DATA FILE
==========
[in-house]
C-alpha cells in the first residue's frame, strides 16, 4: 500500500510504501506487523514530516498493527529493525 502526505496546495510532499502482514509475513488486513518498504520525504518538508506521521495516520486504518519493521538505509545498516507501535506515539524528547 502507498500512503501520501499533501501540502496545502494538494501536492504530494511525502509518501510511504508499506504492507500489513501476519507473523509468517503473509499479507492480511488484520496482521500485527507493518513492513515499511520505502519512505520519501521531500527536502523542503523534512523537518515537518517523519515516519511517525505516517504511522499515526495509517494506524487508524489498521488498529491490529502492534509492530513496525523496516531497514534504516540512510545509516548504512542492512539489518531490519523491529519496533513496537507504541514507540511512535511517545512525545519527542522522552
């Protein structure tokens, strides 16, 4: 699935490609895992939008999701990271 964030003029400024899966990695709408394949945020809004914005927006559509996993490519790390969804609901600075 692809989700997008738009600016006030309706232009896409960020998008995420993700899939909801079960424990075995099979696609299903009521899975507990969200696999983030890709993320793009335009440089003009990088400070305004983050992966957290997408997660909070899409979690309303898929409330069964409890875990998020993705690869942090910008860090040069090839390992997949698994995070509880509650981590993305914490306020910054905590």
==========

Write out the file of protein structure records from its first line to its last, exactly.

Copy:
[in-house]
C-alpha cells in the first residue's frame, strides 16, 4: 500500500510504501506487523514530516498493527529493525 502526505496546495510532499502482514509475513488486513518498504520525504518538508506521521495516520486504518519493521538505509545498516507501535506515539524528547 502507498500512503501520501499533501501540502496545502494538494501536492504530494511525502509518501510511504508499506504492507500489513501476519507473523509468517503473509499479507492480511488484520496482521500485527507493518513492513515499511520505502519512505520519501521531500527536502523542503523534512523537518515537518517523519515516519511517525505516517504511522499515526495509517494506524487508524489498521488498529491490529502492534509492530513496525523496516531497514534504516540512510545509516548504512542492512539489518531490519523491529519496533513496537507504541514507540511512535511517545512525545519527542522522552
């Protein structure tokens, strides 16, 4: 699935490609895992939008999701990271 964030003029400024899966990695709408394949945020809004914005927006559509996993490519790390969804609901600075 692809989700997008738009600016006030309706232009896409960020998008995420993700899939909801079960424990075995099979696609299903009521899975507990969200696999983030890709993320793009335009440089003009990088400070305004983050992966957290997408997660909070899409979690309303898929409330069964409890875990998020993705690869942090910008860090040069090839390992997949698994995070509880509650981590993305914490306020910054905590």